Decluttering (my) Social Media

Disjointed Society ©FrogDiva Photography

I have just about had it with Facebook. Two weeks ago I shut down my FB photography page, withdrew from all the photography groups, and felt incredibly lighter, now that I have less to maintain. I am, however, very close to shutting down my entire FB account altogether and began withdrawing in stages. I simply cannot take any more nonsense of this oversharing, it is absolutely nauseating. I thought I could handle all the sharing and feeds, and ignore the constant oversharing, but some people just overdo it. No matter how often I snooze or mute them, at some point or another they resurface.

July has been a turning point for me in many ways, rekindling an old flame of social activism in the form of literary activism, embarking on a new road in my photography, coming one step closer to obtaining my German citizenship, and a few other milestones. So I thought to myself, since I am shedding all this baggage, might as well continue to declutter my life. Social media is one of the first things I decided to attack.

It was a three-year experiment, that cost me a lot of time and aggravation, and in the end, brought me no further as author or photographer. I have never used it (FB) for personal sharing, and it will be a cold day in hell when I do, so there is really no point. As far as the photography is concerned, my professional interactions take place on other platforms, where the dialogue actually makes sense and I get the feeling I am talking to my peers, and not just the recipient of a bunch of useless comments such as “great shot” “amazing image”. This is precisely why I disabled the comment feature on Instagram.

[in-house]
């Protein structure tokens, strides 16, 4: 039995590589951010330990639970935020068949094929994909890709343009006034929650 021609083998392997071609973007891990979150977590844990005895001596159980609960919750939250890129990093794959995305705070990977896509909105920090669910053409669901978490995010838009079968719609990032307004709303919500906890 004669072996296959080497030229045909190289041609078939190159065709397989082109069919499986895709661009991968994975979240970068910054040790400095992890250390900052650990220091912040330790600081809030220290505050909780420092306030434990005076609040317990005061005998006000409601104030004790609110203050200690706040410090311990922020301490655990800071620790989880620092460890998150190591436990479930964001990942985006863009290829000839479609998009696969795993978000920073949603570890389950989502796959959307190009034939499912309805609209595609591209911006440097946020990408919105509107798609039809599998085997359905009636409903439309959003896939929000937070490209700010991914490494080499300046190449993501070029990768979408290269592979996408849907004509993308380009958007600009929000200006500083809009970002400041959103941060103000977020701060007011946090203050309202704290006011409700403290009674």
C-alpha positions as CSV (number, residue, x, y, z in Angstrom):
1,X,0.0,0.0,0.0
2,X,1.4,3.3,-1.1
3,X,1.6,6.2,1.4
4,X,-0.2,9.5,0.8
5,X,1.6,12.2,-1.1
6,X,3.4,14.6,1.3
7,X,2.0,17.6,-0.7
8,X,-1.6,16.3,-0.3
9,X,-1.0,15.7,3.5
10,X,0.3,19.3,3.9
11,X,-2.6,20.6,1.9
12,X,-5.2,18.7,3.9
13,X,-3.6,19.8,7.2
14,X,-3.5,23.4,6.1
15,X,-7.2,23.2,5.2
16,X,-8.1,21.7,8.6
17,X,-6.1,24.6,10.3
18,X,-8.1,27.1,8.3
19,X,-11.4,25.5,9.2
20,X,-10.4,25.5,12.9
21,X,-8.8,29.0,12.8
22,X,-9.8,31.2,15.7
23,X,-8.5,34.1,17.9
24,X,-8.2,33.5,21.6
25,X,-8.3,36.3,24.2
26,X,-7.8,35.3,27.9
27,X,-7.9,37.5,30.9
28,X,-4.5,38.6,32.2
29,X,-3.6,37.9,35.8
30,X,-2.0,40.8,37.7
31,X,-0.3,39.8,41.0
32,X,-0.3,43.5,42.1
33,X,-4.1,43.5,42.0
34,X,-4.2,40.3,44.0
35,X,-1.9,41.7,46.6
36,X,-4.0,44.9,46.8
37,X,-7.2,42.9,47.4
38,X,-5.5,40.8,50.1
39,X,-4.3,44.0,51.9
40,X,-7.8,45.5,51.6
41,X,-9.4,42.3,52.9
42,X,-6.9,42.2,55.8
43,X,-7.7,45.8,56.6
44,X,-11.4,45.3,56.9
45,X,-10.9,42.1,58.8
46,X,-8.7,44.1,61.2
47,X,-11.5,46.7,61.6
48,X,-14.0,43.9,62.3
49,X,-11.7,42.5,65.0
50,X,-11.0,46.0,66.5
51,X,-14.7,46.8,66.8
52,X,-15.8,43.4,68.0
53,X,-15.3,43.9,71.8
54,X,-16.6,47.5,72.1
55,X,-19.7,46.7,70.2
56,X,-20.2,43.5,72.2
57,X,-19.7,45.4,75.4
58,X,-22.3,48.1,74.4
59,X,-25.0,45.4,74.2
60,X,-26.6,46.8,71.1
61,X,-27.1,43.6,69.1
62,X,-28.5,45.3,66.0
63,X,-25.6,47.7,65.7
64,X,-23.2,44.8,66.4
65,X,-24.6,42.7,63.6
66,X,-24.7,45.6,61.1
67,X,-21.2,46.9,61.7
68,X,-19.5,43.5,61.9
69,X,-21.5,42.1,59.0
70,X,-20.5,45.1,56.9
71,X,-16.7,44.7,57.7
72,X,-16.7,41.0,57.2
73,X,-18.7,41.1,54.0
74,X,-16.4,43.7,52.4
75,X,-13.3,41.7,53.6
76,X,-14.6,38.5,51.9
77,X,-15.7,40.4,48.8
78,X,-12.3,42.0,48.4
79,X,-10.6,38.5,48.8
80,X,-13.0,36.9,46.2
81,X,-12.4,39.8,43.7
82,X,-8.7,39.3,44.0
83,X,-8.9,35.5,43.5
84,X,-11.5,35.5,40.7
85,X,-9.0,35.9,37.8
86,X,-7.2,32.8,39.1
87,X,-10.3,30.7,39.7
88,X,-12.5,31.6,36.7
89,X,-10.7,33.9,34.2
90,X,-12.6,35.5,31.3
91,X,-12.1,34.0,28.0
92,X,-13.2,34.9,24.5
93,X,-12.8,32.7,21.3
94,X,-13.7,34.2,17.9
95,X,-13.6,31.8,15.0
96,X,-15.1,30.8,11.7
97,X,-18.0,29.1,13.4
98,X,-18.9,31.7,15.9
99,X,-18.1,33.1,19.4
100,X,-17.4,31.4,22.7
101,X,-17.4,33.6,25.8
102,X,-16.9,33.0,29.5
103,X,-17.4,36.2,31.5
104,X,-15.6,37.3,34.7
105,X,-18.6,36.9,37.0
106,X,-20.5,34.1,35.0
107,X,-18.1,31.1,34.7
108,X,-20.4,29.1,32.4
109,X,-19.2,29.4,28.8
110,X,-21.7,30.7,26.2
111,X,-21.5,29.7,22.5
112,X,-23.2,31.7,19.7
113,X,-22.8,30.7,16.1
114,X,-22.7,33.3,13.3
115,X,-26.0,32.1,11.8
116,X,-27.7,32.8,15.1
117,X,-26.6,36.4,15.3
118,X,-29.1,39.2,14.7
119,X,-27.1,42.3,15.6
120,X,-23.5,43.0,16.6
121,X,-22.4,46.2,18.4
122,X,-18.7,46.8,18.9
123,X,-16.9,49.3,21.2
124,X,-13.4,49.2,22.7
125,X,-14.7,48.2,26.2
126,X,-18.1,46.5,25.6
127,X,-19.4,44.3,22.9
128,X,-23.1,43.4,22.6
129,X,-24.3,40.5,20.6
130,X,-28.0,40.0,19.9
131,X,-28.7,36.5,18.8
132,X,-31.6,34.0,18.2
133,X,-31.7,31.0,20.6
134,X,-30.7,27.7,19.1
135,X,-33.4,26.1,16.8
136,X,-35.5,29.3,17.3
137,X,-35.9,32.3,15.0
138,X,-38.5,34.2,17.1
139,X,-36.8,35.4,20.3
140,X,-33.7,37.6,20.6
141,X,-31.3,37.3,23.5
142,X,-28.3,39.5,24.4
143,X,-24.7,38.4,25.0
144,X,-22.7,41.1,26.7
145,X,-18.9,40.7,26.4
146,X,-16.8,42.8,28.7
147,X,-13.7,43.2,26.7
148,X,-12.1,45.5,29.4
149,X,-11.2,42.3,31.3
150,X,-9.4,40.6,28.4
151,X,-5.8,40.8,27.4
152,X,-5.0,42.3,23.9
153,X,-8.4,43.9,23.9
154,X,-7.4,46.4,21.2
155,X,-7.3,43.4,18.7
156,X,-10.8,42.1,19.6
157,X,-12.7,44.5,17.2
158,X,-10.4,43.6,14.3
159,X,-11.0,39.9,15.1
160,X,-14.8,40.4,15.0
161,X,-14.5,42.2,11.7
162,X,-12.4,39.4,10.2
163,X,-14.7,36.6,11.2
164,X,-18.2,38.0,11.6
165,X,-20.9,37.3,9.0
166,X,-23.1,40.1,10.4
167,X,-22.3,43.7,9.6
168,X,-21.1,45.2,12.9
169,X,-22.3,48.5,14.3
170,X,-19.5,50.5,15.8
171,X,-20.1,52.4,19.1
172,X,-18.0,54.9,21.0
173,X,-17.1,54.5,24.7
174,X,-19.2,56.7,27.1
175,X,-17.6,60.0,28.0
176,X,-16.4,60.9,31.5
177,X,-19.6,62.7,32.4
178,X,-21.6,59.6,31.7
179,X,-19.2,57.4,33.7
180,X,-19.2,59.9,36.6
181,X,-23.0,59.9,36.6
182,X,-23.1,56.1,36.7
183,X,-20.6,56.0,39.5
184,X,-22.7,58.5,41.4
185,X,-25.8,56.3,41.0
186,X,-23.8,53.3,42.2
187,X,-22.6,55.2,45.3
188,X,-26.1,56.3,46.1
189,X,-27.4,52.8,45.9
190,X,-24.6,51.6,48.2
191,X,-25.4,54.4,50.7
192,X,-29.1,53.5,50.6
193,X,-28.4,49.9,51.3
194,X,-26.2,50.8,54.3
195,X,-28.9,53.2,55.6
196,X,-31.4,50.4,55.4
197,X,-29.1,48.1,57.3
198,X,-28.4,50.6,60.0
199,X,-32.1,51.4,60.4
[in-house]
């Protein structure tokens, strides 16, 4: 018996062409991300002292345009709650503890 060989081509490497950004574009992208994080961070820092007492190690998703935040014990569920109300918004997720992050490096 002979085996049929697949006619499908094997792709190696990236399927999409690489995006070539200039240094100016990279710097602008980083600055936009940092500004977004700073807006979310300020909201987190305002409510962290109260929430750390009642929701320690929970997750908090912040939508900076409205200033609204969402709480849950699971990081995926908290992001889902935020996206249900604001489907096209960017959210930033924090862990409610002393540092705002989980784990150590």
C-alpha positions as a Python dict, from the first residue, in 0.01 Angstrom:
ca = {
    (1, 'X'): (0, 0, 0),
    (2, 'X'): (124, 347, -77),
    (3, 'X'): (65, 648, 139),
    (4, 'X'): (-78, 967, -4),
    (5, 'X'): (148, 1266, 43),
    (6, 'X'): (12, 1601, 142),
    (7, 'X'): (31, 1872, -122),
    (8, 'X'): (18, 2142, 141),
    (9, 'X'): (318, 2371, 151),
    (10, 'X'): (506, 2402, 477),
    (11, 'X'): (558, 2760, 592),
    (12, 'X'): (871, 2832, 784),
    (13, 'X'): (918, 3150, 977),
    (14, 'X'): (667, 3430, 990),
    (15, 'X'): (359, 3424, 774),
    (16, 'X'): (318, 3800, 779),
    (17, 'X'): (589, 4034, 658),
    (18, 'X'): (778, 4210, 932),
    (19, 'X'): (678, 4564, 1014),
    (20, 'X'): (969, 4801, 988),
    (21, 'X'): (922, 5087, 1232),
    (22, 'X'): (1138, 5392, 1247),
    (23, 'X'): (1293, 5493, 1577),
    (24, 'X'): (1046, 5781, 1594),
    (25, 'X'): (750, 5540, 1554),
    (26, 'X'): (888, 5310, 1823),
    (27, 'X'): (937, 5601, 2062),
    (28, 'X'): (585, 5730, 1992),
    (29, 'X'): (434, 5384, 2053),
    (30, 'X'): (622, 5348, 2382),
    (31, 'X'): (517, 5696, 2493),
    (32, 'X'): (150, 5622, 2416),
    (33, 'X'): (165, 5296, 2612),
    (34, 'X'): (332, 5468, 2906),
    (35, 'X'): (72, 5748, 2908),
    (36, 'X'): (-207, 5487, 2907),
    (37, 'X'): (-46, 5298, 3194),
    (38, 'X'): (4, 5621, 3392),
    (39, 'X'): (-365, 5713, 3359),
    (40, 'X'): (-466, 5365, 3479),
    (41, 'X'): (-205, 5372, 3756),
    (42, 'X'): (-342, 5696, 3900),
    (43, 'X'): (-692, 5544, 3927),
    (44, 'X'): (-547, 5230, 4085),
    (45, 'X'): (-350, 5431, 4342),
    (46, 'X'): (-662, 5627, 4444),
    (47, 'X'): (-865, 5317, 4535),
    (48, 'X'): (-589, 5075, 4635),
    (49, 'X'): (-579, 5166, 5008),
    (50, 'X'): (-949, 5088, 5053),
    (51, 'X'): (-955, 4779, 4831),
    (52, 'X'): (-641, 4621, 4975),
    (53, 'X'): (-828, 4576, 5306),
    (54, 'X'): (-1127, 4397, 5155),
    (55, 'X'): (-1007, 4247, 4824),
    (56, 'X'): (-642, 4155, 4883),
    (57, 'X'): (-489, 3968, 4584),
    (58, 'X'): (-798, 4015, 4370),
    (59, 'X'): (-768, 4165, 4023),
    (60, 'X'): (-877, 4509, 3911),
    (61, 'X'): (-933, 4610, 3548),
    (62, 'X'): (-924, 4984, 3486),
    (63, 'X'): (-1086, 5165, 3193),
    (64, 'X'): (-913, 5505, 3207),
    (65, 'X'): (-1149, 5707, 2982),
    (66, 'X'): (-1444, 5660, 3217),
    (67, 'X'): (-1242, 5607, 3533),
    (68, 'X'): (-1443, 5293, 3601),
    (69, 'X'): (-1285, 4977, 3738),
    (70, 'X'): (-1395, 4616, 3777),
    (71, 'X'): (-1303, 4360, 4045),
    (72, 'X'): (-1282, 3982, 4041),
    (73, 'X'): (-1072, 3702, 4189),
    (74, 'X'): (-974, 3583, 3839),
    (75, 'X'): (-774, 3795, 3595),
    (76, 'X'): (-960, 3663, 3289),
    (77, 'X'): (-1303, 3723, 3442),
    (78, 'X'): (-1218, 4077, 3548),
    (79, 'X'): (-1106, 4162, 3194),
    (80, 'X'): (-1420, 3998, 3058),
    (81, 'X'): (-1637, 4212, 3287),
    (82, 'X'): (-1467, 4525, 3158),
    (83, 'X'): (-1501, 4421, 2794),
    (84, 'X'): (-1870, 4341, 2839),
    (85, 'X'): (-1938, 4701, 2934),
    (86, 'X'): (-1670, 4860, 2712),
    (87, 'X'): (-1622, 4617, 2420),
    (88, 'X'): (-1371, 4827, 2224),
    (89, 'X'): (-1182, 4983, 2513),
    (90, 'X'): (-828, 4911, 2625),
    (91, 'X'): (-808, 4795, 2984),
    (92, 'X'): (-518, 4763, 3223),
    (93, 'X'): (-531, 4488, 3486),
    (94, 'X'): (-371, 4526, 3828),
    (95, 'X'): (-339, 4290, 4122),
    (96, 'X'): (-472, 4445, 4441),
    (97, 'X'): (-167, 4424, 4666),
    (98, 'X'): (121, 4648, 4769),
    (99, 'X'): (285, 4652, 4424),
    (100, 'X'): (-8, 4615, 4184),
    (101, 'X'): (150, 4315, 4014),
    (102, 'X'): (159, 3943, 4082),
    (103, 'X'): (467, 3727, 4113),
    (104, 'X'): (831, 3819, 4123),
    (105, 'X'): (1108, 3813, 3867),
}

Those who really matter to me know how to get in touch, keep in touch or reach out. I value your presence in my life not my social media.

One comment

  1. I got rid of FB over 10 years ago, from my personal take, life is so much less frustrating and more fulfilling without it. I can definitely see where you’re coming from.

    Discontinuing it was so much more satisfying than just trying to limit interaction with it. It just wasn’t fun anymore and deleting my account was at the point where the pros outweighed the cons (election stuff in 2008 was at its peak at the time and hearing about all the conversation was cluttering, exhausting) and it became a chore in an unmotivating way every time I would log in, especially when I wanted FB to be a place to connect and a peaceful, creative space of expression and exchange. I did miss it at first once I made the decision to get rid of it and felt like I was missing out and was not sure how I could maintain a social relationship with those I wanted to keep up in that way, but I can say it has all worked out for better!

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